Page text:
The aim of this study was to investigate the roles of Fas/FasL, Bcl-2/Bax, and Caspase-8 mRNA expressions in nonalcoholic fatty liver disease (NAFLD). The apoptosis percentage was measured by flow cytometry, the immunohistochemical assay was performed for the determination of Fas, FasL, Bcl-2, and Bax expressions, and a real-time polymerase chain reaction (PCR) assay was performed to detect Caspase-8 mRNA expression. Flow cytometry showed that the apoptosis percentage of the rat liver in the experimental group increased, which increased more obviously with the extension of modeling time. Immunohistochemistry showed that with increasing hepatic steatosis, Fas and FasL protein staining intensified and the number of positive cells increased; the number of positive cells for Bcl-2 and Bax gradually increased on the 4th, 8th, and 12th weeks in the experimental group, whereas the Bcl-2/Bax ratio decreased. The real-time PCR assay showed that Caspase-8 mRNA expression increased with increasing hepatic steatosis and inflammation, exhibiting a progressively rising trend. Hepatocyte apoptosis could promote NAFLD progression; Fas, FasL, and Caspase-8 mRNA activation were important contributing factors to NAFLD. The upregulation of Bax and Bcl-2 expression might be one important mechanism of the apoptosis in NAFLD.

  20. Expression of the Bcl-2 apoptotic marker in cats diagnosed with inflammatory bowel disease and gastrointestinal lymphoma.

    PubMed

    Swanson, Christine M; Smedley, Rebecca C; Saavedra, Paulo Vilar; Kiupel, Matti; Kitchell, Barbara E

    2012-10-01

    Immunolabeling for the critical lymphocyte survival factor, Bcl-2, of intestinal biopsies from cats with histologic evidence of inflammatory bowel disease (IBD) or gastrointestinal (GI) lymphoma was evaluated to determine if expression differed significantly between these two disease processes. Immunolabeling for Bcl-2 was performed on small intestinal endoscopic or full thickness biopsy sections from 55 cats. Diagnosis of IBD, T-cell lymphoma or B-cell lymphoma was established previously. The percentage of infiltrating lymphocytes that were positively labeled for Bcl-2 was subjectively determined for each case. Eight cats were diagnosed with IBD and 47 cats with lymphoma. A significantly higher percentage of cells were positively immunolabeled for Bcl-2 in cats with GI lymphoma [median (range); 90 (5-95)%] compared with cats with IBD [60 (15-95)%] (P = 0.029). However, the overall degree of positive immunolabeling in both groups tended to be high. This over-expression of Bcl-2 may prove useful as a therapeutic target for IBD and GI lymphoma in cats.

  1. Combination of erlotinib and EGCG induces apoptosis of head and neck cancers through posttranscriptional regulation of Bim and Bcl-2.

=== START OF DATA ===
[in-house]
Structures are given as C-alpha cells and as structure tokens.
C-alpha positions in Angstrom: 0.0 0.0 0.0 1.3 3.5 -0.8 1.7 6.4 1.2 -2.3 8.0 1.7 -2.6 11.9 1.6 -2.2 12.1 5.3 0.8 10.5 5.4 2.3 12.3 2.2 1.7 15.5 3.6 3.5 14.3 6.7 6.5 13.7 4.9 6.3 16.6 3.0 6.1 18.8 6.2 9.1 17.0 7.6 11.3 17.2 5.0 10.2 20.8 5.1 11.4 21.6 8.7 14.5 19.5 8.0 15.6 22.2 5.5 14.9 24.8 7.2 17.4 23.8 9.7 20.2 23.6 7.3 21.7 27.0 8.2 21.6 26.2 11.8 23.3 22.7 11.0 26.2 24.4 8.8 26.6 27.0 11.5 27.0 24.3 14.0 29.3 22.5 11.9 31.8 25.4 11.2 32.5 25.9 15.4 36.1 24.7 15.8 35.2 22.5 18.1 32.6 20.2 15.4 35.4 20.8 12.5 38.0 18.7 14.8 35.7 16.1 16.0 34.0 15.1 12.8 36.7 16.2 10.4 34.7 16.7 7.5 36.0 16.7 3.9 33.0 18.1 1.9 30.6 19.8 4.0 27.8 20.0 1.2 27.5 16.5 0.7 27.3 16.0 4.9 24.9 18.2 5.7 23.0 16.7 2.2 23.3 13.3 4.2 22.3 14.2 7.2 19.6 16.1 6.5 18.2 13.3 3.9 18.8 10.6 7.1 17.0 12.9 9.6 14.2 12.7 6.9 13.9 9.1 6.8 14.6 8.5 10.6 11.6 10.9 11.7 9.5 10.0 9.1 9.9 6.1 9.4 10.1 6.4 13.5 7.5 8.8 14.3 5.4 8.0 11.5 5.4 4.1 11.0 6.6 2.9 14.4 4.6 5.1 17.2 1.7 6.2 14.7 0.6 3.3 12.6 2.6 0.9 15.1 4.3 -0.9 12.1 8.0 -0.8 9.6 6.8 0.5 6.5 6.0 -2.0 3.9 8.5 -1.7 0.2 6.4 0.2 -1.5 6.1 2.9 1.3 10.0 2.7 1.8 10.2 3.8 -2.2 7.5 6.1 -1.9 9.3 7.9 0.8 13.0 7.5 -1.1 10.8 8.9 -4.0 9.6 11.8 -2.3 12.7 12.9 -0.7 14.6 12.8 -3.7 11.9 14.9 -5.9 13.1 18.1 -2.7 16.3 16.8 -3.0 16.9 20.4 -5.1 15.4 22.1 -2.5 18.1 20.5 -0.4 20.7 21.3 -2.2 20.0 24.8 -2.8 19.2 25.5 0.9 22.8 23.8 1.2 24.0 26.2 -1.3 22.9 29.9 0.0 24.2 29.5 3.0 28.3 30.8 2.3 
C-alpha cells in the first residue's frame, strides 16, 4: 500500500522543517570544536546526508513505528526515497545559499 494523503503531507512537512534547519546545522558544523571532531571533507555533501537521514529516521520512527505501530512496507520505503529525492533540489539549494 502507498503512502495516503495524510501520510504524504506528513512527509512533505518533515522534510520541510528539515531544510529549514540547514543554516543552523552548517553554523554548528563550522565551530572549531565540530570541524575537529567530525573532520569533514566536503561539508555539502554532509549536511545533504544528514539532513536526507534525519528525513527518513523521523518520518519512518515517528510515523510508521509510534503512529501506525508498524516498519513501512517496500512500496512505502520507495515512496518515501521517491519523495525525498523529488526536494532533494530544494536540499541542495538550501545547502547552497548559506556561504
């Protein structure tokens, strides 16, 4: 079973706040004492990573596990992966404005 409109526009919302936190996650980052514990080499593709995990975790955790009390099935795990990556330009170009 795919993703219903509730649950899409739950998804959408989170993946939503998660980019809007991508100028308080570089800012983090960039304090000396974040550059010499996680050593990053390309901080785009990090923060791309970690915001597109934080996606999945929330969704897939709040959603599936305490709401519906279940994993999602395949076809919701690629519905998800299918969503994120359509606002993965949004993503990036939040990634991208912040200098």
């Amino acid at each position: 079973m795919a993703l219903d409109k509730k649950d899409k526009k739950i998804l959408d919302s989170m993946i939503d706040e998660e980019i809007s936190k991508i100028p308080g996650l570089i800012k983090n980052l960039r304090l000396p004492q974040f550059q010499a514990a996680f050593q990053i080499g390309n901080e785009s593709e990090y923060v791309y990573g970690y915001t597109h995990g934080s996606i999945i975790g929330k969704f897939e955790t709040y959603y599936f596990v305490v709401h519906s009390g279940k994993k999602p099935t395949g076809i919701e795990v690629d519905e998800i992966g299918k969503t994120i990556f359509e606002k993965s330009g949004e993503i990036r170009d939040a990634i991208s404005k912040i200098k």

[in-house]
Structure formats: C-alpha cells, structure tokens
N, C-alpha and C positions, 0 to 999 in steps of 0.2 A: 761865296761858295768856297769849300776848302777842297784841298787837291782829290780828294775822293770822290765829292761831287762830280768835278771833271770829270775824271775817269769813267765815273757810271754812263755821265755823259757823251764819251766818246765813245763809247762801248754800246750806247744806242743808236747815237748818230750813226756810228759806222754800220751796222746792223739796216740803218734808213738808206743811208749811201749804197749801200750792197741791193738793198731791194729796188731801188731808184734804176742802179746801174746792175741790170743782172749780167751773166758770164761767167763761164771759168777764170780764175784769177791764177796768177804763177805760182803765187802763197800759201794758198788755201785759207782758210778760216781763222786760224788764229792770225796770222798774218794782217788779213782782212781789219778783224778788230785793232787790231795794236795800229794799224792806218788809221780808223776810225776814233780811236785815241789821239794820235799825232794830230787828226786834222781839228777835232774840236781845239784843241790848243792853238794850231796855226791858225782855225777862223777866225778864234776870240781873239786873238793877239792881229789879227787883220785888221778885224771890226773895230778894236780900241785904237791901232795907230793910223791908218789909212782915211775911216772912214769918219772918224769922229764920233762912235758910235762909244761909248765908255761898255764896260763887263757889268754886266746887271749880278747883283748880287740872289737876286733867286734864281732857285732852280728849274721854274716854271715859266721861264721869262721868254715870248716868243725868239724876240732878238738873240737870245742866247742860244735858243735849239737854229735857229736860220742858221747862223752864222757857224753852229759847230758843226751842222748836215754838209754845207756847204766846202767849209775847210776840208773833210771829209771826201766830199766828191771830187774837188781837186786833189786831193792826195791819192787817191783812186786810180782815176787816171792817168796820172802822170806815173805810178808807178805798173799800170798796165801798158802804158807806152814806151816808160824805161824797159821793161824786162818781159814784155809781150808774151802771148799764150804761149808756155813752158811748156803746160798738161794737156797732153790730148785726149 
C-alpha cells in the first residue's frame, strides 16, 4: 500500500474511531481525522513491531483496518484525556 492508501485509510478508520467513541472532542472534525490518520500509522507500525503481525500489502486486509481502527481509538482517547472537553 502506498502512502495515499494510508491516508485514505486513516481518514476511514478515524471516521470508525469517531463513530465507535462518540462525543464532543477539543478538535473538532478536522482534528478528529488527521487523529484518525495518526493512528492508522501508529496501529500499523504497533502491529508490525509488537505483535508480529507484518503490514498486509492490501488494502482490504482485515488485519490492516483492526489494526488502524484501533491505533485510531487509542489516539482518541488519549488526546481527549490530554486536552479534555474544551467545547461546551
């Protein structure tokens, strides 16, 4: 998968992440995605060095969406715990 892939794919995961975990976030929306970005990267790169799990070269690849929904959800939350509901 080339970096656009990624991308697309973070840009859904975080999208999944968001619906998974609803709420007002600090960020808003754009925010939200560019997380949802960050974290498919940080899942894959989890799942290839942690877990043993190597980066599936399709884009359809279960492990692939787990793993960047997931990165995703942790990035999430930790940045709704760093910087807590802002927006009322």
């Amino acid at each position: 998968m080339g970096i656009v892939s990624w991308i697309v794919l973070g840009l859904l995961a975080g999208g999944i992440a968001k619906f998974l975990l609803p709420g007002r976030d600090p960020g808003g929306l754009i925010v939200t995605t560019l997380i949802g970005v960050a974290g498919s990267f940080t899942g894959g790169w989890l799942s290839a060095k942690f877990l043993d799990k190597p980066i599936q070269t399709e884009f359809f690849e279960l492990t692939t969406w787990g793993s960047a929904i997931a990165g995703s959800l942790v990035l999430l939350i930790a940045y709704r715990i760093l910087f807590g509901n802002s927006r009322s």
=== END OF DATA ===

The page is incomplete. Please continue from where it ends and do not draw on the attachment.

PubMed

    Haque, Abedul; Rahman, Mohammad Aminur; Chen, Zhuo Georgia; Saba, Nabil F; Khuri, Fadlo R; Shin, Dong M; Ruhul Amin, A R M

    2015-07-01

    Combinatorial approaches using two or more compounds are gaining increasing attention for cancer therapy. We have previously reported that the combination of the EGFR-TKI erlotinib and epigallocatechin-3-gallate (EGCG) exhibited synergistic chemopreventive effects in head and neck cancers by inducing the expression of Bim, p21, p27, and by inhibiting the phosphorylation of ERK and AKT and expression of Bcl-2. In the current study, we further investigated the mechanism of regulation of Bim, Bcl-2, p21 and p27, and their role in apoptosis. shRNA-mediated silencing of Bim significantly inhibited apoptosis induced by the combination of erlotinib and EGCG (p = 0.005). On the other hand, overexpression of Bcl-2 markedly protected cells from apoptosis (p = 0.003), whereas overexpression of constitutively active AKT only minimally protected cells from apoptosis induced by the combination of the two compounds. Analysis of mRNA expression by RT-PCR revealed that erlotinib, EGCG and their combination had no significant effects on the mRNA expression of Bim, p21, p27 or Bcl-2 suggesting the post-transcriptional regulation of these molecules. Furthermore, we found that erlotinib or the combination of EGCG and erlotinib inhibited the phosphorylation of Bim and stabilized Bim after inhibition of protein translation by cycloheximide. Taken together, our results strongly suggest that the combination of erlotinib and EGCG induces apoptosis of SCCHN cells by regulating Bim and Bcl-2 at the posttranscriptional level.

  2. Nucleoside transporters, bcl-2 and apoptosis in CLL cells exposed to nucleoside analogues in vitro.

    PubMed

    Petersen, A J; Brown, R D; Gibson, J; Pope, B; Luo, X F; Schutz, L; Wiley, J S; Joshua, D E

    1996-04-01

    The purine nucleoside analogues fludarabine (F1) and chlorodeoxyadenosine (2-CdA) are considered to be cell cycle specific agents which require DNA synthesis for cytotoxicity. However, their efficacy in the treatment of CLL, an indolent lymphoid malignancy suggests additional mechanisms of action. Like cytosine arabinoside (AraC), F1 and 2-CdA gain access to the cell via a specific nucleoside transporter (NST) protein. To investigate the mode of action of these drugs in CLL, we used a fluorescent ligand for the NST (5'-(SAENTA- x8)-fluorescein) and 3-colour flow cytometry to determine NST expression on CD5+/CD19+ B-cells from the peripheral blood (PB) of patients with CLL. NST levels on these cells was found to be not significantly different from normal control lymphocytes (mean = 485 +/- 425) vs. (mean = 553 +/- 178). Exposure to varying concentrations (0, 3 microM and 30 microM) of F1 and 2-CdA, however, resulted in an upregulation of NST (mean = 1552 +/- 775 with 30 microM FL; mean = 3392 +/- 2197 with 30 microM 2-CdA) after 48. "Large" lymphoid cells (not present in normal PB) were found to express significantly more NST (mean = 2540 +/- 2861) and have a higher proliferative capacity than "small" cells (mean = 357 +/- 517 NST/cell). Incubation of CLL cells with F1 (n = 6) and 2-CdA (n = 8) in vitro over 48 h also resulted in an increase in the proportion of cells in S-phase (0 microM = 0.2 + 2 - 0.1; 30 microM FL = 2.4 +/- 2.0; 30 microM 2-CdA = 3.3 +/- 1.3) and a significant increase in morphologically identifiable apoptosis. Apoptosis was confirmed by flow cytometric DNA analysis (0 microM = 13 +/- 8%; 30 microM FL = 40 +/- 20%; 30 microM 2-CdA = 48 +/- 11%). In situ hybridization using a biotinylated cDNA bcl-2 probe demonstrated that bcl-2 mRNA expression was markedly decreased in treated cells after 24 h. These studies have demonstrated that: (1) NST expression on CLL lymphocytes is low; (2) in vitro exposure to the analogues increases both the level of